'When I Picture My Future, I See Nothing': 400,000 Syrian Refugee Children in Turkey Not in School

Syrian refugees brave the cold and snow as they walk to a metro station in Istanbul February 11, 2015, at the start of a day's begging. ((Photo: Reuters/Murad Sezer))

An entire generation of Syrian children is at risk, Human Rights Watch (HRW) said today, as a new report revealed that more than 400,000 refugee children living in Turkey do not have access to education.

The 61-page report, 'When I picture my future, I see nothing': Barriers to education for Syrian refugee children Turkey', found the vast majority of refugee children are not enrolled in formal schooling. Despite attempts by the Turkish government – which has accepted more than two million refugees from Syria since the conflict began four years ago – to allow Syrian children access to public schools, obstacles remain.

Of the 708,000 school-age Syrian children currently seeking refuge in the country, just over 212,000 were enrolled in formal education in the year 2014-15.

The problem is even more far-reaching. An estimated nine million Syrians have fled their homes since the outbreak of civil war in 2011, and UNICEF believes that in total, nearly three million Syrian children both inside and outside the country are now not going to school. Before the war, almost every child in Syria was enrolled in primary or secondary education.

According to Turkey's Ministry of National Education, almost 90 per cent of children living in its refugee camps are going to school, but the majority of refugees live outside of formal camps, where enrolment is far lower.

"Failing to provide Syrian children with education puts an entire generation at risk," HRW's Stephanie Gee said.

"With no real hope for a better future, desperate Syrian refugees may end up putting their lives on the line to return to Syria or take dangerous journeys to Europe."

11-year-old Radwan used to go to go to school in Syria but now works 12 hours per day, seven days a week in Turkey to provide for his widowed mother and younger siblings.

"I loved school," he told HRW. "I liked to study maths, and I miss going to school very much."

HRW's report praised the Turkish government's decision in September 2014 to offer all Syrian refugees access to the public school system. However, there are many practicals obstacles that remain meaning that few Syrian children are able to take advantage of the government's offer.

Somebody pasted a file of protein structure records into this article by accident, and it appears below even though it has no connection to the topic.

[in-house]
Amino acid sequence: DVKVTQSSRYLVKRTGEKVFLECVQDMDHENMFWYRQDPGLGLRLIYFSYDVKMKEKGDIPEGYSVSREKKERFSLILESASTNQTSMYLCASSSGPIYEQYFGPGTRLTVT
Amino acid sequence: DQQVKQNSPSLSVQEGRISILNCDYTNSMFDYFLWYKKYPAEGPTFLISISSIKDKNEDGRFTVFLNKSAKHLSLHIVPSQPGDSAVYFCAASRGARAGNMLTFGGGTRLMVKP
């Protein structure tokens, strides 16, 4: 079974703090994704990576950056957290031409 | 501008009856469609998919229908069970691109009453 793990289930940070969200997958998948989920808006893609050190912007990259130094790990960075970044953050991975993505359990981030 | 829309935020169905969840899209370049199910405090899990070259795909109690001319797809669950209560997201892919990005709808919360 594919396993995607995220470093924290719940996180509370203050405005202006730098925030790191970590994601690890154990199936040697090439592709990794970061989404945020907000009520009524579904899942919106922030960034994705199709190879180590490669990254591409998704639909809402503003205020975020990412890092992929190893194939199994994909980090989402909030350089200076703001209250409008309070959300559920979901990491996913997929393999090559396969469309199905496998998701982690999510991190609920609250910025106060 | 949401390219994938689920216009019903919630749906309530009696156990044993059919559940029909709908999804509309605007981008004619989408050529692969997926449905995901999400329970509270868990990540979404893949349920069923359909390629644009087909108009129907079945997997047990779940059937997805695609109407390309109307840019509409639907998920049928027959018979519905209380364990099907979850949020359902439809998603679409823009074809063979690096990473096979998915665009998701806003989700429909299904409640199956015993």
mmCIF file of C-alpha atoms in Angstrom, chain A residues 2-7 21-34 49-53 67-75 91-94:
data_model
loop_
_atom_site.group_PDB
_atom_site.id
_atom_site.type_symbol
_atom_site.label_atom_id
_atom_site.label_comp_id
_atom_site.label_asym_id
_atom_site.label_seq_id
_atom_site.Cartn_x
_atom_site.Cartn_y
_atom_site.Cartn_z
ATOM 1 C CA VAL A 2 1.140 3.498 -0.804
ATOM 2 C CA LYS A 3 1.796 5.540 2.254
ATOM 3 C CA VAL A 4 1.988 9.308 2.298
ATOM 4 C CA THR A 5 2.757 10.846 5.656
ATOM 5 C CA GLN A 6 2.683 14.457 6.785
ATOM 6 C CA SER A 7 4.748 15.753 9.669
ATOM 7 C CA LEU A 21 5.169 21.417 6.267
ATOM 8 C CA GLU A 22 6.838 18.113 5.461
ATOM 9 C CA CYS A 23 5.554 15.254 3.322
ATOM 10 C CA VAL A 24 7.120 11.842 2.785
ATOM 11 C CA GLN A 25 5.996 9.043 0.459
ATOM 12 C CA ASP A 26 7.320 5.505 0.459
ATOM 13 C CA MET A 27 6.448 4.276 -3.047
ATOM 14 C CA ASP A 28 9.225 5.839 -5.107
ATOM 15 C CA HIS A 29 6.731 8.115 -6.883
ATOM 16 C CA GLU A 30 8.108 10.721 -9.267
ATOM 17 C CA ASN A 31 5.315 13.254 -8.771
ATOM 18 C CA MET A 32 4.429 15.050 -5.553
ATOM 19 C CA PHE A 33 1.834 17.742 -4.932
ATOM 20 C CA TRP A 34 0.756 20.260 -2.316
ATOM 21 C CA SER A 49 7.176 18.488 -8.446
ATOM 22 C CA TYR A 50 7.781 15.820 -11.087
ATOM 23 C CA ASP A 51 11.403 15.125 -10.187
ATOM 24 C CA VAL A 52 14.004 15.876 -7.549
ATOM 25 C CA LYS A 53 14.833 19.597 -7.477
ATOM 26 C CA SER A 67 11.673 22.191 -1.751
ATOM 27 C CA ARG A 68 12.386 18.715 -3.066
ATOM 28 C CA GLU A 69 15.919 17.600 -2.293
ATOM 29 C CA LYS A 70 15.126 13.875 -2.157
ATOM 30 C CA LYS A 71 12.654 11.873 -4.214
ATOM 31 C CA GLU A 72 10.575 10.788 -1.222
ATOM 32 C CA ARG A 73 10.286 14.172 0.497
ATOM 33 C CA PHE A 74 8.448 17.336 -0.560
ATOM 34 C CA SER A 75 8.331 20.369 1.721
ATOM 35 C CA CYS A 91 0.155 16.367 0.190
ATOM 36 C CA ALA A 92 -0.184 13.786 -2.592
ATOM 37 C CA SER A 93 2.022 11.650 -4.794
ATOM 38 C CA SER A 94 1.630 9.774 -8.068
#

Many Syrian children are unable to attend school because of the language barrier and others face bullying and struggle with social integration. There is also a lack of information about enrolment and the offers available, the report found.

Rasha, 16, fled from her home in Qamishli, Syria in 2013, and now lives in Izmir, west Turkey. Though she was able to attend school initially, she was told to enrol in a class with her peers and was unable to keep up with the language difference. She wasn't allowed to start in a lower grade.

"Now that I can't go to school, it's a tough situation. It's hard to get used to it. I work occasionally, filling in for my sisters at the factory," she told researchers.

"When I picture my future, I see nothing."

There are fears that lack of education among Syrian refugees is contributing to a rise in early marriage, the recruitment of children by armed groups and child labour.

HRW is calling on the Turkish government to improve access to education in the country by addressing the barriers currently in place.

"Refugees' rights should be respected not only when they first cross a border seeking safety, but also throughout their experience of being displaced, and that includes their right to education," Gee said.

"Donors and the Turkish government should ensure that Syrian children are in school to provide them with stability now as well as to safeguard their futures in the long run."

HRW's report is the first of a three-part series addressing the urgent issue of access to education for Syrian refugee children in Turkey, Jordan, and Lebanon.

This article was originally published in Christian Today.

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